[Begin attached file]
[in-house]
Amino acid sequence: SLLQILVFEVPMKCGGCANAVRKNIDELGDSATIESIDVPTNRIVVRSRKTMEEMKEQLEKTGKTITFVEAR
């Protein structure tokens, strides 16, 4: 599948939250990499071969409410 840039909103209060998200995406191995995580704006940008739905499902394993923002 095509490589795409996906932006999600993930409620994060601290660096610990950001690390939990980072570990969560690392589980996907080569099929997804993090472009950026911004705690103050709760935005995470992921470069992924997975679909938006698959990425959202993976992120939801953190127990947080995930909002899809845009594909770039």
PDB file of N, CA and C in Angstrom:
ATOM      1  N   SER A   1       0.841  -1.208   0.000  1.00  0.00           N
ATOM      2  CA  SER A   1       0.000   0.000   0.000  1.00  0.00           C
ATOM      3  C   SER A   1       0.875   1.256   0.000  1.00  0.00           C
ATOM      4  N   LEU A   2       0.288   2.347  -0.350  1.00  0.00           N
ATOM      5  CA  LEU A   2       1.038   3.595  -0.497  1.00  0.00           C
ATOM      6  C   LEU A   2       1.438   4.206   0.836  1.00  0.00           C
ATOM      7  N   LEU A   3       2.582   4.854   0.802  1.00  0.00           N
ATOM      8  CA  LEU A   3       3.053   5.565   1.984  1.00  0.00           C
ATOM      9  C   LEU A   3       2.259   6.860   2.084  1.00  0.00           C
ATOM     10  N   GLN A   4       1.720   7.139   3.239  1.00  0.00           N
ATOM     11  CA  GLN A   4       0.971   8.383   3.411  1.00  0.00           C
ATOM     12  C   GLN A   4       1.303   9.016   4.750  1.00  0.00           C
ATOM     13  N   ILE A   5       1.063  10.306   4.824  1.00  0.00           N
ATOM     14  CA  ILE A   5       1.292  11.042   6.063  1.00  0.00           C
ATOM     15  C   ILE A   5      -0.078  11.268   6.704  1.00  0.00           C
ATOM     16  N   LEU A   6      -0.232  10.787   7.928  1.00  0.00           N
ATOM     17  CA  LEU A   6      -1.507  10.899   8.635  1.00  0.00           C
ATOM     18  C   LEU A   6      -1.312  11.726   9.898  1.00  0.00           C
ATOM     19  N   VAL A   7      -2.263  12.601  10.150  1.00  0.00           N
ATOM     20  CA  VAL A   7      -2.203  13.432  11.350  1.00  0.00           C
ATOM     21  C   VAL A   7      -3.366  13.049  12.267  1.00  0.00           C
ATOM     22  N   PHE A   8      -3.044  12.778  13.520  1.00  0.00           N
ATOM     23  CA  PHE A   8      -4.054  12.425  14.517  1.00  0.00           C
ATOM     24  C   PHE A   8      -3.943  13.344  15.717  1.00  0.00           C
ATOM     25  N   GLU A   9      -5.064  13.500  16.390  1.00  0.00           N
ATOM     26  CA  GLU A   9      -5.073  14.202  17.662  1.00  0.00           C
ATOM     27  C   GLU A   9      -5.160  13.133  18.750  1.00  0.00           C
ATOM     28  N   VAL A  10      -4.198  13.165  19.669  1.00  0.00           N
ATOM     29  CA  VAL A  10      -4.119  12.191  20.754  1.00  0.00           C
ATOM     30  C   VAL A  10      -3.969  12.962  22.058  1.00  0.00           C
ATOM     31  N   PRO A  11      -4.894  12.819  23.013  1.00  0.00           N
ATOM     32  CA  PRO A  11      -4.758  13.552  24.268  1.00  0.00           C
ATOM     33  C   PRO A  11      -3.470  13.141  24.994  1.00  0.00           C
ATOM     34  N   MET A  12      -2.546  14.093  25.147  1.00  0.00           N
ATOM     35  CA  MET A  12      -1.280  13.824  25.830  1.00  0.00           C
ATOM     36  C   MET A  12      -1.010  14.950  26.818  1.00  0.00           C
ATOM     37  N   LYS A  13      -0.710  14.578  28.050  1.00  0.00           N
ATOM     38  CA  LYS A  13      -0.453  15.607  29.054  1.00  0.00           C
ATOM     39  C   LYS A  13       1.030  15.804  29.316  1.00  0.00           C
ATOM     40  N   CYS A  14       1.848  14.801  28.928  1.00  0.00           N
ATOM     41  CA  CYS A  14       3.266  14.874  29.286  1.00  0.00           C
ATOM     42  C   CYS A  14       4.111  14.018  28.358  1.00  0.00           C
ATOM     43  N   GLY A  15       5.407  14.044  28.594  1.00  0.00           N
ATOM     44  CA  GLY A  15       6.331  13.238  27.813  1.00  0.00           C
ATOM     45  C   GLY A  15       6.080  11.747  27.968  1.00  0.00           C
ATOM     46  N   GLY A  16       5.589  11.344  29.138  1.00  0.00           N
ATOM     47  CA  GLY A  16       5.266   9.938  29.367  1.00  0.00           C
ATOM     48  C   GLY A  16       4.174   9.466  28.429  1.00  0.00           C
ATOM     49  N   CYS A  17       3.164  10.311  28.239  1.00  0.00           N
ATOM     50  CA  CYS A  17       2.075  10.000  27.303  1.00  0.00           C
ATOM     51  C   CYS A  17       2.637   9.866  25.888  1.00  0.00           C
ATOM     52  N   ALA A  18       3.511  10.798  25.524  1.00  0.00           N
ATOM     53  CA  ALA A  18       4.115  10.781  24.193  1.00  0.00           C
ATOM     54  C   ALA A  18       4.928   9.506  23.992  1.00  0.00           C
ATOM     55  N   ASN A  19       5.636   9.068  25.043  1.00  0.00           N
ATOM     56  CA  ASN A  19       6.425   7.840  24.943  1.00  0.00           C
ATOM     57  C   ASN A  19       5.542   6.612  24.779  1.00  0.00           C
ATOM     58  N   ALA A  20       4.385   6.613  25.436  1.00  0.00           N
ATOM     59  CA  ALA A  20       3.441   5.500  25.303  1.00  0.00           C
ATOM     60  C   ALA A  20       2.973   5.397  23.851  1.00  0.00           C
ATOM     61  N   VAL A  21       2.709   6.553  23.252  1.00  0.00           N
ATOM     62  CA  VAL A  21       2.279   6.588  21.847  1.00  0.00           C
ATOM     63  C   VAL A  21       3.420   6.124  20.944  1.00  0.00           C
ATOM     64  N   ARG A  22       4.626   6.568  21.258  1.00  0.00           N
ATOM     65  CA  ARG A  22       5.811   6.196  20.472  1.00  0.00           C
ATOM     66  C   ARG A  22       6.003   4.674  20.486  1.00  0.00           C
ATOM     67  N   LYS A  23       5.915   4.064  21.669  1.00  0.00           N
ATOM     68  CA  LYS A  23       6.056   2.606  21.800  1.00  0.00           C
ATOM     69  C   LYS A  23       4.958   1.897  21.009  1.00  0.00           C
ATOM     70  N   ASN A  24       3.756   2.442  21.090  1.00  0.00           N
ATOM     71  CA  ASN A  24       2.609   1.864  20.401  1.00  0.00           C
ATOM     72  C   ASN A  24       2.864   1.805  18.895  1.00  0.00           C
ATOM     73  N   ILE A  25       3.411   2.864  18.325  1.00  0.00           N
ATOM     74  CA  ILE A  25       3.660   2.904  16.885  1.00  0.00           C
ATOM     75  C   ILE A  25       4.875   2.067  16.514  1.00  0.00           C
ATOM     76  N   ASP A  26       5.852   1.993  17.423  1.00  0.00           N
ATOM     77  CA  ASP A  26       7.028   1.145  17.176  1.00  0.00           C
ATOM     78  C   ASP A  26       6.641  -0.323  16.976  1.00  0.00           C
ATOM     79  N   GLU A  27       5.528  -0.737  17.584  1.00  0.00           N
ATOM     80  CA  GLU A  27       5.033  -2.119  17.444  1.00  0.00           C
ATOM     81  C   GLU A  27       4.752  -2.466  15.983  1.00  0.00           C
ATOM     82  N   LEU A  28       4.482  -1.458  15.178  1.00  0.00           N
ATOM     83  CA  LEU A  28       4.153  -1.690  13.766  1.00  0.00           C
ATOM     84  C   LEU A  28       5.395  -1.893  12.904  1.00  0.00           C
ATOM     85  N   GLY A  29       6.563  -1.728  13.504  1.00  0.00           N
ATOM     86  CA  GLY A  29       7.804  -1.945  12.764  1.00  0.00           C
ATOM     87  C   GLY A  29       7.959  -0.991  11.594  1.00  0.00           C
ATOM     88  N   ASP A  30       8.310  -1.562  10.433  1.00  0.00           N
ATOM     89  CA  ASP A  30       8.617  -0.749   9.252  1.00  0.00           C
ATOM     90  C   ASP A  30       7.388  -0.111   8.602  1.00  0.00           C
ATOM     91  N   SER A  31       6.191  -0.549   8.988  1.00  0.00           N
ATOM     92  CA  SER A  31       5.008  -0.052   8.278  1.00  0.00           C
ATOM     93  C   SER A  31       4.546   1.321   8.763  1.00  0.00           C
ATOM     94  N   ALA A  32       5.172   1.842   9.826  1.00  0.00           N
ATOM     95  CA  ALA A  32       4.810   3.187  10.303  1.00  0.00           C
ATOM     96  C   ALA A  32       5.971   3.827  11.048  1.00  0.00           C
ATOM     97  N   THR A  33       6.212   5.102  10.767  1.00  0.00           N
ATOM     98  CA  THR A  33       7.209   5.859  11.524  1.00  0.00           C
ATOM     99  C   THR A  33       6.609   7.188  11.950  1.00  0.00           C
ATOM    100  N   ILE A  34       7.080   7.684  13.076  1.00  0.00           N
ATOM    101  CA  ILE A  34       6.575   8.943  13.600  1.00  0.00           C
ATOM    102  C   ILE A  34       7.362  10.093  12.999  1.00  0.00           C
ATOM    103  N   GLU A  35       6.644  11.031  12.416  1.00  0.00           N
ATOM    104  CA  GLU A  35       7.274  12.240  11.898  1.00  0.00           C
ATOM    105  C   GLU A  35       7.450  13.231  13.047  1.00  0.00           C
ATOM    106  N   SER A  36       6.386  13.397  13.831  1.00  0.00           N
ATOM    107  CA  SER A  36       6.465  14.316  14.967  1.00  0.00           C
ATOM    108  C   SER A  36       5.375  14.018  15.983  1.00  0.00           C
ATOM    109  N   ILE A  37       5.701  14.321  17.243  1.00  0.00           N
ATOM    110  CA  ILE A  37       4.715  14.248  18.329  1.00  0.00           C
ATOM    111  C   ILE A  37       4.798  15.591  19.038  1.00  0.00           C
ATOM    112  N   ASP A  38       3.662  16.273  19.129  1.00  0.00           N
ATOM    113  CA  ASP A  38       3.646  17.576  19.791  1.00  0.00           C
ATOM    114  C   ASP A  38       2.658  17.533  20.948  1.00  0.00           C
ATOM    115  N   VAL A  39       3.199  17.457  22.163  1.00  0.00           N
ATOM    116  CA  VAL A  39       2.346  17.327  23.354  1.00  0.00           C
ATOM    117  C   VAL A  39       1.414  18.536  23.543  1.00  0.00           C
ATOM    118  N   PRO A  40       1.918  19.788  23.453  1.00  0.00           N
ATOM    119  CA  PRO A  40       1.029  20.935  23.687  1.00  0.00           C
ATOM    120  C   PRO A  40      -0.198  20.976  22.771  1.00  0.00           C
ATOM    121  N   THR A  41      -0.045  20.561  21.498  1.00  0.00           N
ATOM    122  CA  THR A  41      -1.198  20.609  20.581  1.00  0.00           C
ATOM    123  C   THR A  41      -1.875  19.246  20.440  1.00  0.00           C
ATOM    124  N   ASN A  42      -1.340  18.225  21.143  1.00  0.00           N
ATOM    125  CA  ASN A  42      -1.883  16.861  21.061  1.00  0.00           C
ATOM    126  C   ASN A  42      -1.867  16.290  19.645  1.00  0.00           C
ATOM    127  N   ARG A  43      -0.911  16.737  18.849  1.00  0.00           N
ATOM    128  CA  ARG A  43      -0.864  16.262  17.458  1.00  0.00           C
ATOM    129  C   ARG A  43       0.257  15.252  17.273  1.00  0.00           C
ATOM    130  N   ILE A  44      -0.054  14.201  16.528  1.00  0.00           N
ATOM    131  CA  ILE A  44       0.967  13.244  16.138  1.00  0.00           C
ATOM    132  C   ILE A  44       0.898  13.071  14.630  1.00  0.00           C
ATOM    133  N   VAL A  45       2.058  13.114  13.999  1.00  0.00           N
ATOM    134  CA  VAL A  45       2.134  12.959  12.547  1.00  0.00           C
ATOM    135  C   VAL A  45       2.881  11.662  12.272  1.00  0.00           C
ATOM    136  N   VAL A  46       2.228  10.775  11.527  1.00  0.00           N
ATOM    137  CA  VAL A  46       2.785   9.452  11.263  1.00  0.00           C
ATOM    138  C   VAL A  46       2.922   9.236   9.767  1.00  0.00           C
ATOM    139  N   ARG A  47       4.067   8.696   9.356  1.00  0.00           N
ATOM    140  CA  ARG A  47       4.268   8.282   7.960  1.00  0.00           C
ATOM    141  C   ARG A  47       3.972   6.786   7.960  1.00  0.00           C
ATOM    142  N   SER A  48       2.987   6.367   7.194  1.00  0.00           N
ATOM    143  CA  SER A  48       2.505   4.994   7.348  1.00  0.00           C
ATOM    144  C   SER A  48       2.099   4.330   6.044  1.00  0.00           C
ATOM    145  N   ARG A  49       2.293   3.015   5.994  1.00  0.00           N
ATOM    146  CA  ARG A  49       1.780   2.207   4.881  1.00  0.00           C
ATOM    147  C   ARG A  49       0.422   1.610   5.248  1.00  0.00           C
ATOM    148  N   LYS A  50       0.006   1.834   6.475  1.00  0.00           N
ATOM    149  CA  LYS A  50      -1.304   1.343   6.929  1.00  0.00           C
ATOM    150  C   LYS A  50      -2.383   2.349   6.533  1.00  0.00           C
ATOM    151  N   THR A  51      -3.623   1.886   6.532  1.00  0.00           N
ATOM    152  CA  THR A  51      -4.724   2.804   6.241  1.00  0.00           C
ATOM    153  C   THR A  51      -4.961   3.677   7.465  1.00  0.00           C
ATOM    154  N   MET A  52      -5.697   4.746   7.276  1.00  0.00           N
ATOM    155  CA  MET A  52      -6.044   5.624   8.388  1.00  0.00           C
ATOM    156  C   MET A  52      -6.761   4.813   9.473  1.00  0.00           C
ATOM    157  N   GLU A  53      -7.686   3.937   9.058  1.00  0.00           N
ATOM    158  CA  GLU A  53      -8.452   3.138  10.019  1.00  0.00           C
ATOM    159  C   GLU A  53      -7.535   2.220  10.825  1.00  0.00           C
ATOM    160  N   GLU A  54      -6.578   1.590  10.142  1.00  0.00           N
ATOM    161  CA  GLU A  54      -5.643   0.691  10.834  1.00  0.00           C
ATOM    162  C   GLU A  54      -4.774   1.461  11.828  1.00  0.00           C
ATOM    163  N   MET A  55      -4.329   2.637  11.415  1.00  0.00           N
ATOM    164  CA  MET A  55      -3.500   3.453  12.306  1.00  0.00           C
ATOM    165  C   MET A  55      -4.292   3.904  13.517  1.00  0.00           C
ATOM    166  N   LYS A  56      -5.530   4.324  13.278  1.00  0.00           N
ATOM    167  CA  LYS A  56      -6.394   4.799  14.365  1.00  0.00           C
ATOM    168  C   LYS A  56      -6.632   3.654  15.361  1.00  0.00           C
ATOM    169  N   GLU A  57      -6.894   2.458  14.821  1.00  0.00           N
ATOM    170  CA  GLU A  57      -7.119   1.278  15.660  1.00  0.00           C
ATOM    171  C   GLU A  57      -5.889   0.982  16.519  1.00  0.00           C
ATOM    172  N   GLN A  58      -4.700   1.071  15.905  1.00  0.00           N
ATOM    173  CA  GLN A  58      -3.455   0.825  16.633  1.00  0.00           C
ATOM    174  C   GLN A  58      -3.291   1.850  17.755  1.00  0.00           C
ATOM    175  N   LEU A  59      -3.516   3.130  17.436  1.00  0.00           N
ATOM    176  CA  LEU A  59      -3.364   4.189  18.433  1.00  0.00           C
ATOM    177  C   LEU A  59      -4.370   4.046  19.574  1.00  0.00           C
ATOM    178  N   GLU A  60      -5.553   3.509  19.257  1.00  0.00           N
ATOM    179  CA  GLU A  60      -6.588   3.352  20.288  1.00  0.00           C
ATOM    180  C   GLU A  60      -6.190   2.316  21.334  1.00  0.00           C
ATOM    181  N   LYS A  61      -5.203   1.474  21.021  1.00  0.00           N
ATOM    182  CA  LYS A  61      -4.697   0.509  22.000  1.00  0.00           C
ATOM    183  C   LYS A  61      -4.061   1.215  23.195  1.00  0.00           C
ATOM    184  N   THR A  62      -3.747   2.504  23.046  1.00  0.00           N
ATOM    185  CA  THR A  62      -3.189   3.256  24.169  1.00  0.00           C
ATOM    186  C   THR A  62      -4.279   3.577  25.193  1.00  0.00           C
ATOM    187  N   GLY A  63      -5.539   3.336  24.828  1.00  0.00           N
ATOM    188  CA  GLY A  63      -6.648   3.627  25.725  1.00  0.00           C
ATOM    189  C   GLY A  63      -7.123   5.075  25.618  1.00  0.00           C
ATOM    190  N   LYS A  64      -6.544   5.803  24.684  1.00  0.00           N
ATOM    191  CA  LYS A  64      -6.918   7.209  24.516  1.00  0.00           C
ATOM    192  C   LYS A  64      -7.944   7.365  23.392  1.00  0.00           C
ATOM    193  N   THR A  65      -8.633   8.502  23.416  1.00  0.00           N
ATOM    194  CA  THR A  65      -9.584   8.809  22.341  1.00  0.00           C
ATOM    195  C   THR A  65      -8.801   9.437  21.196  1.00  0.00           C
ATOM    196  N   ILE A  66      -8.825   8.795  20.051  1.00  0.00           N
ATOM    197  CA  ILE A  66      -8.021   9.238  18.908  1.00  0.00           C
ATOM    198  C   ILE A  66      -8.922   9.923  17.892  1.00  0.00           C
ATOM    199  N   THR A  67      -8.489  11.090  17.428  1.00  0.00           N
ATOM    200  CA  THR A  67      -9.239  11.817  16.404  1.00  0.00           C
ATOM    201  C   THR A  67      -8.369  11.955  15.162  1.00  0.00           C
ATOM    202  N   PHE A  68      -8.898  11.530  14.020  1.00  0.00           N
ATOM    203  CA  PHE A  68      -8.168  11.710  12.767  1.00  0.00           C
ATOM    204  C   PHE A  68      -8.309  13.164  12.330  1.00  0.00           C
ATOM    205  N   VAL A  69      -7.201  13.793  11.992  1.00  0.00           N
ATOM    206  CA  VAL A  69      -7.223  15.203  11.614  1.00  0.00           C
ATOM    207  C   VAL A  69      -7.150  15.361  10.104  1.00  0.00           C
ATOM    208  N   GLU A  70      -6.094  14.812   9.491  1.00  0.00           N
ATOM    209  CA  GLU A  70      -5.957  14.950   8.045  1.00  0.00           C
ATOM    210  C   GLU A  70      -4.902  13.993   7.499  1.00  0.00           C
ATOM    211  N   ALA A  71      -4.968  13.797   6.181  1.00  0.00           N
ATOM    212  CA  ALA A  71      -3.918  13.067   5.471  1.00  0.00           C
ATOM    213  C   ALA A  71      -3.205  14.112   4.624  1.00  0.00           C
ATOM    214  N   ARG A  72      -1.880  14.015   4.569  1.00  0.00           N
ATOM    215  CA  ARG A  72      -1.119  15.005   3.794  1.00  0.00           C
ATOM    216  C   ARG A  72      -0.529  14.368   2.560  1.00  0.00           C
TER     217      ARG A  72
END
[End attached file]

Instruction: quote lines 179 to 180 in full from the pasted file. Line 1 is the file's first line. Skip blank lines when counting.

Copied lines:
ATOM    175  N   LEU A  59      -3.516   3.130  17.436  1.00  0.00           N
ATOM    176  CA  LEU A  59      -3.364   4.189  18.433  1.00  0.00           C